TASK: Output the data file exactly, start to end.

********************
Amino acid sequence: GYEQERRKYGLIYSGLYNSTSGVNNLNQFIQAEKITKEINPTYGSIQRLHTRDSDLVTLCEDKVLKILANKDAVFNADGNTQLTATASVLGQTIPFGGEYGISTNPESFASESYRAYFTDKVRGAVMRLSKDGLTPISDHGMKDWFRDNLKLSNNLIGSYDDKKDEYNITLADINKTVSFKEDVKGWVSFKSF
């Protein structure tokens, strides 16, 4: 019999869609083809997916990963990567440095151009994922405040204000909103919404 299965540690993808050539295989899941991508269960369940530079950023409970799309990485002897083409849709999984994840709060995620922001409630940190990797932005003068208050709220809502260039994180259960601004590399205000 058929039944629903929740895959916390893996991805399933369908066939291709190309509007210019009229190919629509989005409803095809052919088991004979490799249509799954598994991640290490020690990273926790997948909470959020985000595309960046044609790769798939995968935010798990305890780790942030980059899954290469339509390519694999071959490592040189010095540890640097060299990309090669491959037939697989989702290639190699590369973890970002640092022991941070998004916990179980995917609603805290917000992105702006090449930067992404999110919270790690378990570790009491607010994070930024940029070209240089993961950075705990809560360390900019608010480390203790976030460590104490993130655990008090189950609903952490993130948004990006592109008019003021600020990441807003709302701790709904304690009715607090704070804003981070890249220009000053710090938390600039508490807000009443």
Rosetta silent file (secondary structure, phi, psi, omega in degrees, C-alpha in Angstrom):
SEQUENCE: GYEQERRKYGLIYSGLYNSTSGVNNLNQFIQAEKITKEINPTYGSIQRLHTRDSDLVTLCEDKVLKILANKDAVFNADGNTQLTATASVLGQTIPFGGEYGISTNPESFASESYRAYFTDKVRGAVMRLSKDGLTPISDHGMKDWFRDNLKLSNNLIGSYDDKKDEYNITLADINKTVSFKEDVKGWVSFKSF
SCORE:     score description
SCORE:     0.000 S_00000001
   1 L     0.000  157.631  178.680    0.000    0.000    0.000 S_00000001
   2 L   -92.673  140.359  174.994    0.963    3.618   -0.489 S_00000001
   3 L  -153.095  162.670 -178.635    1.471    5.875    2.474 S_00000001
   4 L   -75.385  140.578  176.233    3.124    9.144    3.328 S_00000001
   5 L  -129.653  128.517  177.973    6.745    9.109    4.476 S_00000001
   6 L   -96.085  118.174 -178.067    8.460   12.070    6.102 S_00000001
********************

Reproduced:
Amino acid sequence: GYEQERRKYGLIYSGLYNSTSGVNNLNQFIQAEKITKEINPTYGSIQRLHTRDSDLVTLCEDKVLKILANKDAVFNADGNTQLTATASVLGQTIPFGGEYGISTNPESFASESYRAYFTDKVRGAVMRLSKDGLTPISDHGMKDWFRDNLKLSNNLIGSYDDKKDEYNITLADINKTVSFKEDVKGWVSFKSF
């Protein structure tokens, strides 16, 4: 019999869609083809997916990963990567440095151009994922405040204000909103919404 299965540690993808050539295989899941991508269960369940530079950023409970799309990485002897083409849709999984994840709060995620922001409630940190990797932005003068208050709220809502260039994180259960601004590399205000 058929039944629903929740895959916390893996991805399933369908066939291709190309509007210019009229190919629509989005409803095809052919088991004979490799249509799954598994991640290490020690990273926790997948909470959020985000595309960046044609790769798939995968935010798990305890780790942030980059899954290469339509390519694999071959490592040189010095540890640097060299990309090669491959037939697989989702290639190699590369973890970002640092022991941070998004916990179980995917609603805290917000992105702006090449930067992404999110919270790690378990570790009491607010994070930024940029070209240089993961950075705990809560360390900019608010480390203790976030460590104490993130655990008090189950609903952490993130948004990006592109008019003021600020990441807003709302701790709904304690009715607090704070804003981070890249220009000053710090938390600039508490807000009443």
Rosetta silent file (secondary structure, phi, psi, omega in degrees, C-alpha in Angstrom):
SEQUENCE: GYEQERRKYGLIYSGLYNSTSGVNNLNQFIQAEKITKEINPTYGSIQRLHTRDSDLVTLCEDKVLKILANKDAVFNADGNTQLTATASVLGQTIPFGGEYGISTNPESFASESYRAYFTDKVRGAVMRLSKDGLTPISDHGMKDWFRDNLKLSNNLIGSYDDKKDEYNITLADINKTVSFKEDVKGWVSFKSF
SCORE:     score description
SCORE:     0.000 S_00000001
   1 L     0.000  157.631  178.680    0.000    0.000    0.000 S_00000001
   2 L   -92.673  140.359  174.994    0.963    3.618   -0.489 S_00000001
   3 L  -153.095  162.670 -178.635    1.471    5.875    2.474 S_00000001
   4 L   -75.385  140.578  176.233    3.124    9.144    3.328 S_00000001
   5 L  -129.653  128.517  177.973    6.745    9.109    4.476 S_00000001
   6 L   -96.085  118.174 -178.067    8.460   12.070    6.102 S_00000001